To my knowledge, the only politicians to show interest in these matters are Central Kingston MP Ronnie Thwaites, Central Clarendon MP Mike Henry, US Ambassador Anthony Johnson, and former PNP Region Three Chairman Paul Burke. Where are the female voices on fatherlessness and underage pregnancy? Damn good question.

Compelling document

Burke recently sent me a document which anyone with a conscience must endorse.

It's dated June 14, 2008: "To News Editors, Media houses:

1. Resource Group Seven ... is repeating our call for legislation requiring compulsory DNA paternity tests in all instances where there are non-registration of fathers, because of issues of paternity ... the fact that many children do not know who their fathers are, and that so many fathers refuse to accept their responsibility, and therefore do not provide emotional, financial and material support, continues to leave deep psychological scars on our children and the Jamaican society.

"Resource Group Seven is convinced that much of today's social problems result from absentee fathers and poor parenting. Too many Jamaican mothers are carrying the burden of being 'mother, father, protector and sole breadwinner' for their children, thereby leaving many children disadvantaged.

"Male underachievement in the school system as indicated in several recent studies, the abuse and disrespect of women, and the high level of violence are all partly, or perhaps largely, due to the absence of positive and strong male role models in many Jamaican families. We are convinced that much of the country's crime problems is partly due to the almost now institutionalised social norm of so many of our young males not having a positive male role model in their lives.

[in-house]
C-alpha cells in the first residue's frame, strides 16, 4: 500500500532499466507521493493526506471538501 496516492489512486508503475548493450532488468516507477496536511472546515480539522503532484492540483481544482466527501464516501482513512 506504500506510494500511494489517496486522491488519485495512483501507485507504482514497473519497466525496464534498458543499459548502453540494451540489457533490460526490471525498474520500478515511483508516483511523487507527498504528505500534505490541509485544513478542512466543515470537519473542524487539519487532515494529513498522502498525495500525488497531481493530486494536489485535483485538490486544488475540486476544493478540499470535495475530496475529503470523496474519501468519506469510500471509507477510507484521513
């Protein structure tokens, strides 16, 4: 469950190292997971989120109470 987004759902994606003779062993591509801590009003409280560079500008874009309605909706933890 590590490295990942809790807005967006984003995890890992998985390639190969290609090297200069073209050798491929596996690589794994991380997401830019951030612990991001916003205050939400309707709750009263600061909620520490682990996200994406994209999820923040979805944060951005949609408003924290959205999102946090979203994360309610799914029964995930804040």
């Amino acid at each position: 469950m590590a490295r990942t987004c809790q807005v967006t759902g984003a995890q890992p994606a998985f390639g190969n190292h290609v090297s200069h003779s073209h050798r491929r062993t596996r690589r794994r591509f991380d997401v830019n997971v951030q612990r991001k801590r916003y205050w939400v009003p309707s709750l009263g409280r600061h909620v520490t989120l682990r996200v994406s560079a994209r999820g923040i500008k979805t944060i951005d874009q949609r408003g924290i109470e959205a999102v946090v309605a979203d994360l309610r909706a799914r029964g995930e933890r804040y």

"Resource Group Seven will continue to advocate that the compulsory registration of fathers is a first and significant step to have delinquent fathers accept their responsibility and, therefore, is important and essential legislation for the country to go forward.

"2. Resource Group Seven also wants legislation to allow the Jamaica Constabulary Force to commence the establishment of a DNA database for all underage mothers and all statutory rape cases in which the evidence is still intact, so that in future the DNA reports coming up in any criminal cases can be cross-matched. This will mean that persons will be able to be charged and arrested even several years after they have committed the offences, a deterrent to men molesting underage girls."

Yet, is it only the men's fault why less than 50 per cent of babies born last year had registered fathers? Surely, our women need to accept the importance of active fathers in children's upbringing?

DNA testing for teens

The Gleaner reported on October 8 that "Ronald Thwaites wants the Government to implement laws for mandatory DNA testing for persons connected to underage girls who get pregnant. [Prime Minister] Golding said [this] was something he would be prepared to endorse."

Time will tell whether this is only more mouth talk. After all, we don't want to embarrass the big men, do we?

I'm a patriotic Jamaican who feels blessed to have been born in the most beautiful and exciting island on earth. But don't we all feel ashamed of the constant litany of children being raped and killed? Truth be told, after last week's headlines, the Olympic champions hoopla left me a little cold. Yes, Beijing made us proud. But 1,000 gold medals cannot wash away the blood of a single helpless child.

So, we are begging you, Mr Prime Minister and Madam Opposition Leader, to put politics aside for once. Call a joint televised press conference, and promise the nation to implement all sensible measures used elsewhere to protect the vulnerable young. Demand that your parliamentarians and senators push through the needed legislation ASAP. Please help save our children, Bruce and Portia.

Yet, leaders can only set the tone. Change only comes through the people. And if we all can't unite to protect the defenceless, we are an irredeemably sick society.